The Good Man is a hybrid of historical fiction and noir crime fiction. The story is set in Vienna as the Cold War is about to begin. A real CIA operation inspired the plot. Where I differ from, say, Phillip Kerr, who has written the Bernie Gunther series, is that my novel involves a team of operatives and not one individual. Kerr’s stories start in 1930s Berlin in the thick of Hitler’s SA and SS and moves incrementally through the war, whereas as The Company Files series is anchored in post-war Europe and moves stateside in the sequels. My writing is, I believe, atmospheric and focuses on the relationships between the characters. I portray the homophobia, racism, and sexism that were engrained in the era in ways that may surprise readers, while maintaining historical accuracy.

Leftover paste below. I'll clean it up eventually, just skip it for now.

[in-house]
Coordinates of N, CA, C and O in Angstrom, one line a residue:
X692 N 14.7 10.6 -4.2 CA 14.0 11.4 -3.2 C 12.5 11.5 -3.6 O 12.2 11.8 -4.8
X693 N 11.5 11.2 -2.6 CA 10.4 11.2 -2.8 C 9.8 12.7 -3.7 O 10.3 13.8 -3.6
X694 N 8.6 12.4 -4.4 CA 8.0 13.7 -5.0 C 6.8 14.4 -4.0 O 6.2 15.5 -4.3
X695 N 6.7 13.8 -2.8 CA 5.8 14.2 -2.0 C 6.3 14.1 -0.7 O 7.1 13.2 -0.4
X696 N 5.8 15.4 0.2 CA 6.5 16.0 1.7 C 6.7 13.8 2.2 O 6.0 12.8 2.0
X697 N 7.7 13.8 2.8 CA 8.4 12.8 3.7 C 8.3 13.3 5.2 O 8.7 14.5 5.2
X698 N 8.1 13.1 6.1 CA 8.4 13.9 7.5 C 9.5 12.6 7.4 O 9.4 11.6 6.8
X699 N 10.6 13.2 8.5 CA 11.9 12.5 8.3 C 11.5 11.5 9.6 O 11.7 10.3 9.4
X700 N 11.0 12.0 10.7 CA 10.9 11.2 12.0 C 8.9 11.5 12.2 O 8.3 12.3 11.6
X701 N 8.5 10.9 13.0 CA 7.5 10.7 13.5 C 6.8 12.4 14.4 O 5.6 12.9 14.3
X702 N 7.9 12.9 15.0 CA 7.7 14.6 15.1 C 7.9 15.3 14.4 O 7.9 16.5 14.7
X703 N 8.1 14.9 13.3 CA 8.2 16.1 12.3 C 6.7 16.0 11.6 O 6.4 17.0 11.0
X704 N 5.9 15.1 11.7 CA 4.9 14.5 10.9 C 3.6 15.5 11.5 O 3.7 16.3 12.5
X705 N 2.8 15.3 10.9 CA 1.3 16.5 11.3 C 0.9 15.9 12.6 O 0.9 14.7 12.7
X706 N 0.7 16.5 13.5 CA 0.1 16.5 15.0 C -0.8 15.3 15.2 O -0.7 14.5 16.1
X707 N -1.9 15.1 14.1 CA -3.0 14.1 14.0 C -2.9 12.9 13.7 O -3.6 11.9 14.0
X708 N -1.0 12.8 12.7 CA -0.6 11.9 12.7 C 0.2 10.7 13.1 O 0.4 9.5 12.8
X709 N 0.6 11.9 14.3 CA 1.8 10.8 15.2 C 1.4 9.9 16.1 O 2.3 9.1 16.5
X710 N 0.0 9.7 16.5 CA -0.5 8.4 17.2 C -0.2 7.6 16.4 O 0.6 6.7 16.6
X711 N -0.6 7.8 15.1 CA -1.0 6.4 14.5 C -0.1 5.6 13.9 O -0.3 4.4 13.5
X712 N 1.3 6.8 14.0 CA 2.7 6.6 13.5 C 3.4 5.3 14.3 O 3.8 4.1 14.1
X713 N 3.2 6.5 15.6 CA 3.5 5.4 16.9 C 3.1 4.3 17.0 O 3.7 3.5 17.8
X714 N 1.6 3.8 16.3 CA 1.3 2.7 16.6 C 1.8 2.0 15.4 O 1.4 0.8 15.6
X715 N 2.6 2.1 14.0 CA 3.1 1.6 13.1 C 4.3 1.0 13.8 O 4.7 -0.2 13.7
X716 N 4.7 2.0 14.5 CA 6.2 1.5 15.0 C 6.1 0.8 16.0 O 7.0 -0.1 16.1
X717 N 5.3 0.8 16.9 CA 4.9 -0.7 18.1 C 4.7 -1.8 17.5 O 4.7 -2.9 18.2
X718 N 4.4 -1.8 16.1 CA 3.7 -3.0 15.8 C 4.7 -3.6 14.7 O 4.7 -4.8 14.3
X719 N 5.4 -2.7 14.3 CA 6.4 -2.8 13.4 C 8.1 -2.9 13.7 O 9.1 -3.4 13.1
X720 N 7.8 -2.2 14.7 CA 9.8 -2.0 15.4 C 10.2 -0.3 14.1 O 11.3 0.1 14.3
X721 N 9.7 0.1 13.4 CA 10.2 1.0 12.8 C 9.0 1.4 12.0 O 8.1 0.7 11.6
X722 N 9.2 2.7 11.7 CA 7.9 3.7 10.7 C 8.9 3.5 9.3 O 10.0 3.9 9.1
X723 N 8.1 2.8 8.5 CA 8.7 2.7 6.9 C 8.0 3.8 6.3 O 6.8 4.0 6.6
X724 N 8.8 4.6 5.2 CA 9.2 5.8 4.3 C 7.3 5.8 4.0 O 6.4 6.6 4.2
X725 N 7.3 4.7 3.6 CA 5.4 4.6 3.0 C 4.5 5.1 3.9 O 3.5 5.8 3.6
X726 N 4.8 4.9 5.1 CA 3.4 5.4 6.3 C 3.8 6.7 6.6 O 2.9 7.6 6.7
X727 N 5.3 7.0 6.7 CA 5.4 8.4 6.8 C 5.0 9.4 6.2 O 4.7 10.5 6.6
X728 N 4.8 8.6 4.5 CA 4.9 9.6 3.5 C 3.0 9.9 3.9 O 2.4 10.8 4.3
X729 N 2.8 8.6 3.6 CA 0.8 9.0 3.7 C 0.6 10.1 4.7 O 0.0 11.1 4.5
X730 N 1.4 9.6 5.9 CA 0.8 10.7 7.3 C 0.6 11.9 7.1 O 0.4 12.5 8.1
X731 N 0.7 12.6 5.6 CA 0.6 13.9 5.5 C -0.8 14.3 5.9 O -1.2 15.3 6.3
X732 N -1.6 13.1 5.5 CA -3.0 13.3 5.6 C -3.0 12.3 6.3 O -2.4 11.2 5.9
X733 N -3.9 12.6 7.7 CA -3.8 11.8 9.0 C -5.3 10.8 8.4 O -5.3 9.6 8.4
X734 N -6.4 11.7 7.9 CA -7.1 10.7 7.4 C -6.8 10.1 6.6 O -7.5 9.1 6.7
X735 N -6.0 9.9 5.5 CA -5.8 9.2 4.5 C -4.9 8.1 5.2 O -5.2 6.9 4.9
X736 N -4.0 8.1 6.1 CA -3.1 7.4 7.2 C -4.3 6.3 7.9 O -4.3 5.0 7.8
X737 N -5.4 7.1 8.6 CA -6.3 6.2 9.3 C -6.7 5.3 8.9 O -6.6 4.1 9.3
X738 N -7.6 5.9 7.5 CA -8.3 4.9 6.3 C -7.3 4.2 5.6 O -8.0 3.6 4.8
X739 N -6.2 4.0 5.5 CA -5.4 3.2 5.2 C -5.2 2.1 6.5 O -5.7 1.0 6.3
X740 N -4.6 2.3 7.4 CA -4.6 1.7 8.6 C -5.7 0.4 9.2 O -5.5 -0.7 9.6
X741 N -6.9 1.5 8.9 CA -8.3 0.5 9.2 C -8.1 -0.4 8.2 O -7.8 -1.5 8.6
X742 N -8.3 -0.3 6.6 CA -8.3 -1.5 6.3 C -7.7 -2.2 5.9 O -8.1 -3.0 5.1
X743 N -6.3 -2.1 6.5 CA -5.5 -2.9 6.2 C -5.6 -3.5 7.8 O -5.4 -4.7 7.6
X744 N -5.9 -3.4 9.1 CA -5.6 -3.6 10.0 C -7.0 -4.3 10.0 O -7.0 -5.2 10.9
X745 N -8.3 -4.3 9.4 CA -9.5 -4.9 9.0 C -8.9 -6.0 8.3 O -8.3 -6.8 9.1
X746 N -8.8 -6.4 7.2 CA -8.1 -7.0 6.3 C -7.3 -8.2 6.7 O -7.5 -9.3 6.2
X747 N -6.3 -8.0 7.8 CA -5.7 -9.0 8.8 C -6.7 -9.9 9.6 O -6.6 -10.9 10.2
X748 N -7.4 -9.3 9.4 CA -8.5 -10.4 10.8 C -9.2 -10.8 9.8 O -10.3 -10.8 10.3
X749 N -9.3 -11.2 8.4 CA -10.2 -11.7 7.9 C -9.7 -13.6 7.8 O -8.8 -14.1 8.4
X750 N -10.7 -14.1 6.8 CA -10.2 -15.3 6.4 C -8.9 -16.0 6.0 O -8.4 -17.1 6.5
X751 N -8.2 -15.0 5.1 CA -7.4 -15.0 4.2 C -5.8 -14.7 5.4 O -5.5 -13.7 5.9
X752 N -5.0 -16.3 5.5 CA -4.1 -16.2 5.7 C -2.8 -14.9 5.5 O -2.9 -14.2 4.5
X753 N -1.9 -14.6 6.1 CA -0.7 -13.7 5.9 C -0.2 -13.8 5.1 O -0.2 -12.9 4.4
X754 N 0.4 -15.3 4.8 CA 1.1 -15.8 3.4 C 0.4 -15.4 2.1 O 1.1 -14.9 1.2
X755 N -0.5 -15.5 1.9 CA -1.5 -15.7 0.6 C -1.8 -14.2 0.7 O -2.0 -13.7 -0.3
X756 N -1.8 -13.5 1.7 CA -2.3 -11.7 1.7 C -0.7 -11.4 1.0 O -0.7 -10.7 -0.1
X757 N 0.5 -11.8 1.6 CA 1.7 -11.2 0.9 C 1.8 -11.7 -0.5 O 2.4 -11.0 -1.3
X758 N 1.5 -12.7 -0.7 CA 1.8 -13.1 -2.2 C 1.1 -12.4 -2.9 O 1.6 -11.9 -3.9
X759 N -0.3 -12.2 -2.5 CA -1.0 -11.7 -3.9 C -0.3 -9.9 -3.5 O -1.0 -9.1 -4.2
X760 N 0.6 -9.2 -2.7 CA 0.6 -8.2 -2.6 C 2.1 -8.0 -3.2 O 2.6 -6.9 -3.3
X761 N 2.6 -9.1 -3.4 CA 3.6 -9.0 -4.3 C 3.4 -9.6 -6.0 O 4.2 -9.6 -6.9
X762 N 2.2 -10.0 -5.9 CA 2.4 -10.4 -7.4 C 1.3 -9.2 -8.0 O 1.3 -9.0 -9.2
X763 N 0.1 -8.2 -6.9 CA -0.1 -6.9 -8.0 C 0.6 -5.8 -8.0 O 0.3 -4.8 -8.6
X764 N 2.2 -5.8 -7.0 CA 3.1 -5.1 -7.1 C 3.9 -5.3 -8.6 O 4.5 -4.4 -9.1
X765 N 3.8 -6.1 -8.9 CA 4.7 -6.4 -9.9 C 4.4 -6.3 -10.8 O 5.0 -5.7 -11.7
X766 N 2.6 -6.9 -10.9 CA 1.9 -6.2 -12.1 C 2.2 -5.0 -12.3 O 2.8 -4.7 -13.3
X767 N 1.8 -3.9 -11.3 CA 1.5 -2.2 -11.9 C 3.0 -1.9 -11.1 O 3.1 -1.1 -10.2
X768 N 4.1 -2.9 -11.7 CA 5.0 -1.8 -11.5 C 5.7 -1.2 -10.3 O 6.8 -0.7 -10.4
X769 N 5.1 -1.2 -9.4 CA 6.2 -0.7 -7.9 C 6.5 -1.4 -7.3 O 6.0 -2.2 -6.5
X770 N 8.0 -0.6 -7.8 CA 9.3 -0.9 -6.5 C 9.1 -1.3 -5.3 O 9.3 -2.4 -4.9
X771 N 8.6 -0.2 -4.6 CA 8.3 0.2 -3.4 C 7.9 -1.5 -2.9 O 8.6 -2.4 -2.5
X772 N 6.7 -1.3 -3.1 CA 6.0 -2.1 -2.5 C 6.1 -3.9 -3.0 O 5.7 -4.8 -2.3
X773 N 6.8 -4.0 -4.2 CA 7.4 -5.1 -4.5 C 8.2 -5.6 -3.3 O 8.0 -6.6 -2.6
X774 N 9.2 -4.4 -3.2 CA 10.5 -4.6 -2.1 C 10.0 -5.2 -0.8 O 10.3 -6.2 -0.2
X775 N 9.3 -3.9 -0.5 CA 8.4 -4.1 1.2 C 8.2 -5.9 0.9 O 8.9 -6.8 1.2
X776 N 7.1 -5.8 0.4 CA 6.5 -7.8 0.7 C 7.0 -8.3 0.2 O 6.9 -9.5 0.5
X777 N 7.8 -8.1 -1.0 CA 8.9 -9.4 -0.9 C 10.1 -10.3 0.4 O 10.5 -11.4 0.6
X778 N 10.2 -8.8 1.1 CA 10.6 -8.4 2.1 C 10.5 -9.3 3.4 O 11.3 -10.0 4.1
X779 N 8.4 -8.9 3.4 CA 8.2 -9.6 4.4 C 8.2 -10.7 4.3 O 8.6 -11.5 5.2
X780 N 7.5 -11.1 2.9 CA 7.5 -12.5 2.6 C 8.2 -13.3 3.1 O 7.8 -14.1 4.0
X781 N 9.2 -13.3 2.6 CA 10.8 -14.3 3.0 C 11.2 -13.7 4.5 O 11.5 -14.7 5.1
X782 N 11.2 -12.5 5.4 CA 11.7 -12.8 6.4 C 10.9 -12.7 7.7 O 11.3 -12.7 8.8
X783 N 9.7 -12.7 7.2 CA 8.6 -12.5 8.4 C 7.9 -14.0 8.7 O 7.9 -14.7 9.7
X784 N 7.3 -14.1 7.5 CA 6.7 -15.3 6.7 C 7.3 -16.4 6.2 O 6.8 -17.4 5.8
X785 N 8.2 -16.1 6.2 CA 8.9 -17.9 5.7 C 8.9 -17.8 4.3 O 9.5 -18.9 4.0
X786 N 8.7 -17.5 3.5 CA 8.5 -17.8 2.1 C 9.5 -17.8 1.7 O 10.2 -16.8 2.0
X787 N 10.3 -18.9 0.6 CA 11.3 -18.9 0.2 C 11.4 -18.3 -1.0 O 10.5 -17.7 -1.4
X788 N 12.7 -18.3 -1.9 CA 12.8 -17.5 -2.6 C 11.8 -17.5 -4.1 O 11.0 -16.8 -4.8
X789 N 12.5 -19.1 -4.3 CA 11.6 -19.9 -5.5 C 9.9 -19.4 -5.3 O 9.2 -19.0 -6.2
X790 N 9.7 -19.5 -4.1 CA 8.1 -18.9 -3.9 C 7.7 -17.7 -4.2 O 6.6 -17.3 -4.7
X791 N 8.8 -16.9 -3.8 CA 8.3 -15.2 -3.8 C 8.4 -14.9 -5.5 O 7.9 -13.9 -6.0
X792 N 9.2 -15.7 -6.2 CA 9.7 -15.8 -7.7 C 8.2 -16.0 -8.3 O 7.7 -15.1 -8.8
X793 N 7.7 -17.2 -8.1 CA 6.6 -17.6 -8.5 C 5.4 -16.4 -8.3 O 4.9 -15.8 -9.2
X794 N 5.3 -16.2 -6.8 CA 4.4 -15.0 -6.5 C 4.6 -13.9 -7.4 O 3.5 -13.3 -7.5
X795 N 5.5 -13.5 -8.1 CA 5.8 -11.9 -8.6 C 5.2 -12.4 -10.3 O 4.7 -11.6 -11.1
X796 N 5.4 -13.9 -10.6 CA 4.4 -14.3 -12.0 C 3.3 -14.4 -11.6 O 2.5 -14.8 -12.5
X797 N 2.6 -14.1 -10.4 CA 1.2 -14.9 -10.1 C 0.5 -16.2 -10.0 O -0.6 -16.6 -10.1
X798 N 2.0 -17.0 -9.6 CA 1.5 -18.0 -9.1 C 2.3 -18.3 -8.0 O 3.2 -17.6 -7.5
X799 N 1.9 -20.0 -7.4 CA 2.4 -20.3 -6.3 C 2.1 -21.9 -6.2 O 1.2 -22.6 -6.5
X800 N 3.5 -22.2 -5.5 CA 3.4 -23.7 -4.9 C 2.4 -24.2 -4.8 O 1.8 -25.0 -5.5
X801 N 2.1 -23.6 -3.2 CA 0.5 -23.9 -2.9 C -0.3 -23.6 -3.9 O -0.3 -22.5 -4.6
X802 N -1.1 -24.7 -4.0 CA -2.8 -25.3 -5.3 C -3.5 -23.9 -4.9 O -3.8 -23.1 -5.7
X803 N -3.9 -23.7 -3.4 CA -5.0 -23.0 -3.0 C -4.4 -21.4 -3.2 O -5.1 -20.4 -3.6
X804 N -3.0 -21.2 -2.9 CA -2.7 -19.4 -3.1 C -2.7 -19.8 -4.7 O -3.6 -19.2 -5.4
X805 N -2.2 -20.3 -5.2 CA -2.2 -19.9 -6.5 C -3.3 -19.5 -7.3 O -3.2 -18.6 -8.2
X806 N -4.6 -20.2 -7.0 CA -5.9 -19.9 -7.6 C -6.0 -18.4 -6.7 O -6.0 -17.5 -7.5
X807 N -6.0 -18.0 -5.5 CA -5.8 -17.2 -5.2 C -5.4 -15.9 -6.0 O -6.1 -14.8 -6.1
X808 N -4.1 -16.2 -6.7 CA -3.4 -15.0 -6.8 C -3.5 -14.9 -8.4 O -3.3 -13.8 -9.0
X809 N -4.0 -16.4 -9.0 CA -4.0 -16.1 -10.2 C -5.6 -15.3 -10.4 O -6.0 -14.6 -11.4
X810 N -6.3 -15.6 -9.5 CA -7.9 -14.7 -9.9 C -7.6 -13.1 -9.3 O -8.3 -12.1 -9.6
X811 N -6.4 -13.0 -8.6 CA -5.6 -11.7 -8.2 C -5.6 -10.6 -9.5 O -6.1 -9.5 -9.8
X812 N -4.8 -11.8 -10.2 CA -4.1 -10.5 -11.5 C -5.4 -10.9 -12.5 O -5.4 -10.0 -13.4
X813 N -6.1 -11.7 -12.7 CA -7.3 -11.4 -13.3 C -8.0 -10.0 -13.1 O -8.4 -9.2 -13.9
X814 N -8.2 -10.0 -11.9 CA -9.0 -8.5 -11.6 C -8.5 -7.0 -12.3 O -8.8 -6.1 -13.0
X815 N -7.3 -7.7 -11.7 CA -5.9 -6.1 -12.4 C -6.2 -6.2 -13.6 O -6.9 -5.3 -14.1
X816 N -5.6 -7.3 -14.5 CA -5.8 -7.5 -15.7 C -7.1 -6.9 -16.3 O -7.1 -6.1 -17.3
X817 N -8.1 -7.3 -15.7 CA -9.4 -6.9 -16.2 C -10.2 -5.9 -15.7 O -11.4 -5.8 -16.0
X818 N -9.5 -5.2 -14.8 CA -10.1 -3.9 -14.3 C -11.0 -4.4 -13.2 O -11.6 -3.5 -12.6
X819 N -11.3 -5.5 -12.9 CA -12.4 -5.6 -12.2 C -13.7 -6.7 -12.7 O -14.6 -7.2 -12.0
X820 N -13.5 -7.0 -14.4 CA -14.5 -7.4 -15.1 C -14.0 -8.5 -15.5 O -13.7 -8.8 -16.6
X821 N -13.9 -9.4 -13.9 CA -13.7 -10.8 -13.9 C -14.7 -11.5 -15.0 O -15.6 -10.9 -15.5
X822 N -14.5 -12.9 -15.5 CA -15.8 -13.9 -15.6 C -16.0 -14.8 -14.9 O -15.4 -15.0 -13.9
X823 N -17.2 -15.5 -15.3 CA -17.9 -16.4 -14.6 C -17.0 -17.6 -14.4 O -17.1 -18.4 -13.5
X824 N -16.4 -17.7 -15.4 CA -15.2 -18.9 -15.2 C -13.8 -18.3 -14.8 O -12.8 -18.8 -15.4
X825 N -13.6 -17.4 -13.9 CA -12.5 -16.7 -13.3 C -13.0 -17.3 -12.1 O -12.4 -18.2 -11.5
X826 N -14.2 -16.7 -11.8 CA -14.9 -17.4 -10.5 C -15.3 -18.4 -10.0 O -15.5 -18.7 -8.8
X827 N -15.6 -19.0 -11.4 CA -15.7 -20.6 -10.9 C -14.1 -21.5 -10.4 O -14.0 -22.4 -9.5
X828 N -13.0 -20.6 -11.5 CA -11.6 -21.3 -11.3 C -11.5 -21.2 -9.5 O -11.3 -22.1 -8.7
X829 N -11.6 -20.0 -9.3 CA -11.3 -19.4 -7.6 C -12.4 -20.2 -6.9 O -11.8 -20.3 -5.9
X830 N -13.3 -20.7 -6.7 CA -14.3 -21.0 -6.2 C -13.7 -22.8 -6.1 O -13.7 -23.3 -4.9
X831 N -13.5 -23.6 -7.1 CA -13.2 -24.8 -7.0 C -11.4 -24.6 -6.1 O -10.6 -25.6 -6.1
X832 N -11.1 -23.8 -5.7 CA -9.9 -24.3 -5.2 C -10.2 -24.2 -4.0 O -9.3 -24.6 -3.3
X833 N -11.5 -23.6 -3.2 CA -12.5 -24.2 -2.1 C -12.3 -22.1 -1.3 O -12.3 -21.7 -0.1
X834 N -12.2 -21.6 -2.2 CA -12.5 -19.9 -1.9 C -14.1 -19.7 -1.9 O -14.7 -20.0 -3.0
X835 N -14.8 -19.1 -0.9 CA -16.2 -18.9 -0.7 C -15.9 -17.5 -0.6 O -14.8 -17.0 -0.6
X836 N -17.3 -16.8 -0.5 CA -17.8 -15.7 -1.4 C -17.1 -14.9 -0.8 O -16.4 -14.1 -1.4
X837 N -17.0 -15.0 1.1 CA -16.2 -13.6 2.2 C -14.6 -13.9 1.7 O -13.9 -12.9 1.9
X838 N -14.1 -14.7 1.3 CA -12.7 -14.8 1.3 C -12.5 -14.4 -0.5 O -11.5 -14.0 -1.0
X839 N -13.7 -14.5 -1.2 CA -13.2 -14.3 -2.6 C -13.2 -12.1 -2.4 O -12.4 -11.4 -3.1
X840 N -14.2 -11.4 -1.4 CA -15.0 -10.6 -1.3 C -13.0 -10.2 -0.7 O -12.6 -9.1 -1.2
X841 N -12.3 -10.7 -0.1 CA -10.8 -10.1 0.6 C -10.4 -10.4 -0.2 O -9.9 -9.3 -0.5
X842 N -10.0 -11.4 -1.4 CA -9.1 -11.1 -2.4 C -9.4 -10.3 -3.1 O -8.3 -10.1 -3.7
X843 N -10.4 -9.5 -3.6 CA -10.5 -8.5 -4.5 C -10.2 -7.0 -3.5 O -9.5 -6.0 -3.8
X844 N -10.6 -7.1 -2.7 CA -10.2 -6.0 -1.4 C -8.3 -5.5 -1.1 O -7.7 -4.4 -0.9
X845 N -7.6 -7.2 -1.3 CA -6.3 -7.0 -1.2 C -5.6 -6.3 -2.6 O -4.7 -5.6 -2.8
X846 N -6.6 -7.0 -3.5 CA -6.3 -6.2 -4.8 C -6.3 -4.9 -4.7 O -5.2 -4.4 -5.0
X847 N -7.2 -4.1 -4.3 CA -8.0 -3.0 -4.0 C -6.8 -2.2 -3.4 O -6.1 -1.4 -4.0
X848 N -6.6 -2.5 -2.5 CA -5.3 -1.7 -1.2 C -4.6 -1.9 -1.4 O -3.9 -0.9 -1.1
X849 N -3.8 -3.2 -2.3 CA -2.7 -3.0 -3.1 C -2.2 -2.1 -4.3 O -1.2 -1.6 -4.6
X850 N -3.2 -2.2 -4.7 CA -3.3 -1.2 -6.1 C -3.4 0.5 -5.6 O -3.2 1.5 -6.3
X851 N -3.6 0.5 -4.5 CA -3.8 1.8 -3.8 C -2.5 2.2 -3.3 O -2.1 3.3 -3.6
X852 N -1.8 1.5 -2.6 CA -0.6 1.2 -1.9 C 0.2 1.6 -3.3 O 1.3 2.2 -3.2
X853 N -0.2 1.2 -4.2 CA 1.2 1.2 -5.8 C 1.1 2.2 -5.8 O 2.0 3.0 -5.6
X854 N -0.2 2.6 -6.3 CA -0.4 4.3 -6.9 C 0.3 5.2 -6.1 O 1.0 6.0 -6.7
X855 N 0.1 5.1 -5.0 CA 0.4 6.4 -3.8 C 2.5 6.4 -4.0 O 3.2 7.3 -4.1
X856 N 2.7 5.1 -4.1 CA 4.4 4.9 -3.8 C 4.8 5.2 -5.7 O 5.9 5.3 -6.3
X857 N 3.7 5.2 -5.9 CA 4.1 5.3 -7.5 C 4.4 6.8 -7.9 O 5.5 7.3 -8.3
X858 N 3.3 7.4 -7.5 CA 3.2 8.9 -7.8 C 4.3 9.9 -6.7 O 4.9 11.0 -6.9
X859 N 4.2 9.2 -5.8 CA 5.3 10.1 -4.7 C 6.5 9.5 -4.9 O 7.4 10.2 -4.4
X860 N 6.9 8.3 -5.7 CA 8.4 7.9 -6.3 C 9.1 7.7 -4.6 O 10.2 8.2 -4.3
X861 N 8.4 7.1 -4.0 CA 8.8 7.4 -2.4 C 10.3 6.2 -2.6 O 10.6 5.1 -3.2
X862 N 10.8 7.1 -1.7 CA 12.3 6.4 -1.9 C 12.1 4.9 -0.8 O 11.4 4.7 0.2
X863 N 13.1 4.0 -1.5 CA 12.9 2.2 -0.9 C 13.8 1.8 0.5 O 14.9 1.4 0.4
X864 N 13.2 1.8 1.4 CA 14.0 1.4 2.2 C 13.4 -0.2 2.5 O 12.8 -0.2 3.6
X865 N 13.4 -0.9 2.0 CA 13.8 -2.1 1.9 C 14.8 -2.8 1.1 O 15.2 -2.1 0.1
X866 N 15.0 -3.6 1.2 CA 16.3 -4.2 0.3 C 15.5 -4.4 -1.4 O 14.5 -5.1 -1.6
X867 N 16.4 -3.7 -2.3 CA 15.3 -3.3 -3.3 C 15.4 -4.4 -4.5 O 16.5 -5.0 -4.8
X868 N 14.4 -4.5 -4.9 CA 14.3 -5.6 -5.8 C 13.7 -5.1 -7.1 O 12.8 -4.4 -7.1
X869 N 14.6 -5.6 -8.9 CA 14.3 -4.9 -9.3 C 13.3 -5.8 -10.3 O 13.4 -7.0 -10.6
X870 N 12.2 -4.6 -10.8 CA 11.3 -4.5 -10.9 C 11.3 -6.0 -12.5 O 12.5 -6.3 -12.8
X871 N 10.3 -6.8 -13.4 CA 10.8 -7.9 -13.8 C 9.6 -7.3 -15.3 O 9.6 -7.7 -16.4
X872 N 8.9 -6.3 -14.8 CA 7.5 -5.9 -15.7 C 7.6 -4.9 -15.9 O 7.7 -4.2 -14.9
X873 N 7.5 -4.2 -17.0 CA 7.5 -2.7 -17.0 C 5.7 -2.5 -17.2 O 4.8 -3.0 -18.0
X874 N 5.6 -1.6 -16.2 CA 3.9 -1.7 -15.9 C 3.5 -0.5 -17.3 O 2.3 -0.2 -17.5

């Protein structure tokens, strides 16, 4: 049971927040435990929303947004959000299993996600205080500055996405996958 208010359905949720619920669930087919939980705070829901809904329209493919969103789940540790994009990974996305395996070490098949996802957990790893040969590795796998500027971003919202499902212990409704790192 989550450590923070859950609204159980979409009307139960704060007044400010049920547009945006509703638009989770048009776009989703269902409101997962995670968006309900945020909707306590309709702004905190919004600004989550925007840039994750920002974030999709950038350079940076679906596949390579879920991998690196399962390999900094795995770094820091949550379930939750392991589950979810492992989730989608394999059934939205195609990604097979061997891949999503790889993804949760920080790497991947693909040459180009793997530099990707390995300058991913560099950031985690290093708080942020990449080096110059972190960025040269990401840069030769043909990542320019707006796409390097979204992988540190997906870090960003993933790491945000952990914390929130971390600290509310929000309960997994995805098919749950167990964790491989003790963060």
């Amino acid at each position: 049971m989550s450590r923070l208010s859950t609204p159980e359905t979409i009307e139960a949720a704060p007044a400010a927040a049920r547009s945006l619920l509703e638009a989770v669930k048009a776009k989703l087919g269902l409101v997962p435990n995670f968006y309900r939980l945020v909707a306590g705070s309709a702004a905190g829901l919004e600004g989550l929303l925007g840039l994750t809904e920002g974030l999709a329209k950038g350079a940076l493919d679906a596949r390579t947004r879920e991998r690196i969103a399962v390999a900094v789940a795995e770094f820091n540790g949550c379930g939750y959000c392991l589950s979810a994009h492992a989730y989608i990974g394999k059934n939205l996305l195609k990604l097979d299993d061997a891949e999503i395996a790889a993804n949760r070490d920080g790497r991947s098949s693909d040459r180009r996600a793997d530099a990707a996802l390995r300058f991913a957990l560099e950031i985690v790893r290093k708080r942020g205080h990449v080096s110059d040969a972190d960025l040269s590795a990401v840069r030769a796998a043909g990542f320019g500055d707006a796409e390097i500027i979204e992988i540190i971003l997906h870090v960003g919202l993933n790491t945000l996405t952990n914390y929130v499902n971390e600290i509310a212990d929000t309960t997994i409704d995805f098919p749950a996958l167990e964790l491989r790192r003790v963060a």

Do you ever get writer’s block? What helps you overcome it?

No. That’s not to say I don’t have self-doubts or the experience of writing myself into a corner, or that I don’t struggle with solving plot points. I realized a long time ago that everything has been said or written at least once. Decades of reading should convince you of that fact. The challenge is to say it better, write it better, and challenge yourself as a writer. A library card is a passport for your imagination.

Do you write every day?

On average, I write daily and if I’m not writing, I am editing.

What is your next project?

I have an editing and writing project ahead of me in 2018. I plan to edit the five books I’ve written about a 1970s Boston-based PI. Inspired by Breaking Bad writer Vince Gilligan and his team, I want to edit the long arc for the principle characters. The writing project is to complete books 3 to 5 of my series set in Shanghai.